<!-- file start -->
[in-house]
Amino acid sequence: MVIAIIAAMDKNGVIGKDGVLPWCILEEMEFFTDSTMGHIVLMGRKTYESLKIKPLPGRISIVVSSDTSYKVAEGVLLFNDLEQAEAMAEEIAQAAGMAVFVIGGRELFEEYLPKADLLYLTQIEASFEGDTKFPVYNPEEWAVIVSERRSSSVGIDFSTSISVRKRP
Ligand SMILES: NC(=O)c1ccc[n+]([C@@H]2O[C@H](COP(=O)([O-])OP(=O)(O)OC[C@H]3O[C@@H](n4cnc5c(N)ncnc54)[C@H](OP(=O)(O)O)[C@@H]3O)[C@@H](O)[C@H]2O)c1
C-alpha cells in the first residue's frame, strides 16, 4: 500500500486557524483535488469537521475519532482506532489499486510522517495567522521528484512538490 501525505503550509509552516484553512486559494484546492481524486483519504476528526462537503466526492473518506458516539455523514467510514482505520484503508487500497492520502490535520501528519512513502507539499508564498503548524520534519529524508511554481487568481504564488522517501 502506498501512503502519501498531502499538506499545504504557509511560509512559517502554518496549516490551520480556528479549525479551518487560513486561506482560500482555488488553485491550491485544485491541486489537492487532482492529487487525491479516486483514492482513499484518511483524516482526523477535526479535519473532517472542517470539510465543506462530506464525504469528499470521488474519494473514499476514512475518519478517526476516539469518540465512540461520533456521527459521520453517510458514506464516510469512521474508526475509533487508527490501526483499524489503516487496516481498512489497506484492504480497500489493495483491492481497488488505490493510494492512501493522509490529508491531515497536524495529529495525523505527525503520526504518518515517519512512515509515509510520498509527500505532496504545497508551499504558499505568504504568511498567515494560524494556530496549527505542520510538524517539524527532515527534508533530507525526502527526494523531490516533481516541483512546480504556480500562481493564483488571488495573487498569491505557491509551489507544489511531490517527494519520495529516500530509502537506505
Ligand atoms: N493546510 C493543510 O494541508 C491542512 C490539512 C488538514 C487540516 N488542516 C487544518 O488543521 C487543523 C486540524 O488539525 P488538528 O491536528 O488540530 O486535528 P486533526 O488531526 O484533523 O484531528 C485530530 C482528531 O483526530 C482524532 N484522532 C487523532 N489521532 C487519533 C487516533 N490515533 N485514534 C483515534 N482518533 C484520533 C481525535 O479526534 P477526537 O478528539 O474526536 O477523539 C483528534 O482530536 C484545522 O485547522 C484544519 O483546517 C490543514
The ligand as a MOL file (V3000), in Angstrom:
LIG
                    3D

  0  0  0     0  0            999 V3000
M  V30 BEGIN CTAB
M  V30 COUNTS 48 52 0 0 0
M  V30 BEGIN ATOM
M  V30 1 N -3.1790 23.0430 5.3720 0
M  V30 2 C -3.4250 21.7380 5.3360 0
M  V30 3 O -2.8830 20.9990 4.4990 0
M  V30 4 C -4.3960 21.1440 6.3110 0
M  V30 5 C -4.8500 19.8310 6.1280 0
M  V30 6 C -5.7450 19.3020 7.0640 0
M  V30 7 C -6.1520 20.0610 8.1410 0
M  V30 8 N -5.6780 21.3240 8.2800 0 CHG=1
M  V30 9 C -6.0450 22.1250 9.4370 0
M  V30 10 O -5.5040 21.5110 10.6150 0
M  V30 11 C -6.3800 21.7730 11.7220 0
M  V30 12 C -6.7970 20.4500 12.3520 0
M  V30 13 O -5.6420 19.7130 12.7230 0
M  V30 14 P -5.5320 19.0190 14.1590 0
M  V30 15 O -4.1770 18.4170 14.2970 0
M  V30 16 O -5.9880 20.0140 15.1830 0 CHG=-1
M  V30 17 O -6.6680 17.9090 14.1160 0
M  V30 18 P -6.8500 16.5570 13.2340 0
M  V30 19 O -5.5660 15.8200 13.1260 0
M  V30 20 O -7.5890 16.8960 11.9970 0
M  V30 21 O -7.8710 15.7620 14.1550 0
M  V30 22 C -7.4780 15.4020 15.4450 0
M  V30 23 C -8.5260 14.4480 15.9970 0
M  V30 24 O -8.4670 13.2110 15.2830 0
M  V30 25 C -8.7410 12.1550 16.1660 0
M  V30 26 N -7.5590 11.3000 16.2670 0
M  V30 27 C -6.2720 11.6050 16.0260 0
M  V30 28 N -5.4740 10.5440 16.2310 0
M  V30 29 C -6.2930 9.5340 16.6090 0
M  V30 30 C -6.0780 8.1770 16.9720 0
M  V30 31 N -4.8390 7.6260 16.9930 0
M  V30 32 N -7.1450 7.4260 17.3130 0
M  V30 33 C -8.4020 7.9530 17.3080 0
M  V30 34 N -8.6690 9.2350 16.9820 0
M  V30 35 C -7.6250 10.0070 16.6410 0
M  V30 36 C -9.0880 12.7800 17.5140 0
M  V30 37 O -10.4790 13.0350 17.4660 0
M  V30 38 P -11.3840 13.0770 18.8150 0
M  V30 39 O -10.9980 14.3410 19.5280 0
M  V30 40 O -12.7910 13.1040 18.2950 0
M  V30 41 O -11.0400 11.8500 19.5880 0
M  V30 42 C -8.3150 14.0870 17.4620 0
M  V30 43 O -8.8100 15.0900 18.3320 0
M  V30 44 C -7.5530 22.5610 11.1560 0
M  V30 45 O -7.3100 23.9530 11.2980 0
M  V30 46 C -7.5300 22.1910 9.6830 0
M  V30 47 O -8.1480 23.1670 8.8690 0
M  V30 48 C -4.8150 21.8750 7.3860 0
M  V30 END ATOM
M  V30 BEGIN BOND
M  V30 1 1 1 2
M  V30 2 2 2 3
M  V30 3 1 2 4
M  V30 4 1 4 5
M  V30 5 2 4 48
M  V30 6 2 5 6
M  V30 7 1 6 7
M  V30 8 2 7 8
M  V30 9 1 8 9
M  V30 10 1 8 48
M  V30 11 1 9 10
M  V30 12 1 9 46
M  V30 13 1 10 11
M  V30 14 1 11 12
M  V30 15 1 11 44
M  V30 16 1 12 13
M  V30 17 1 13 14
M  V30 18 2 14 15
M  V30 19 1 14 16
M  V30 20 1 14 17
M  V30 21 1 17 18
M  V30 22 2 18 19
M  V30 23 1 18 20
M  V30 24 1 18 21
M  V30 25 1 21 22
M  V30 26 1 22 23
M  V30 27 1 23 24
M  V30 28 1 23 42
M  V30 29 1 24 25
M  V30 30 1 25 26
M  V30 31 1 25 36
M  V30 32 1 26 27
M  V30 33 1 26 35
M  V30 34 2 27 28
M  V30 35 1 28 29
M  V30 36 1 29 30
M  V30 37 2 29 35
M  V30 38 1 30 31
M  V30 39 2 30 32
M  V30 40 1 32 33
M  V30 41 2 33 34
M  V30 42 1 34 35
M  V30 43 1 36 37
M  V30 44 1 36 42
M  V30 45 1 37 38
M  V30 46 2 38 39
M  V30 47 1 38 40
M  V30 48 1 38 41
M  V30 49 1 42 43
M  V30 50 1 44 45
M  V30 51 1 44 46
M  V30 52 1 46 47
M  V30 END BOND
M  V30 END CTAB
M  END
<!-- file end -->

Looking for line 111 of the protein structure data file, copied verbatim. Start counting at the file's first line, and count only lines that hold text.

M  V30 49 1 42 43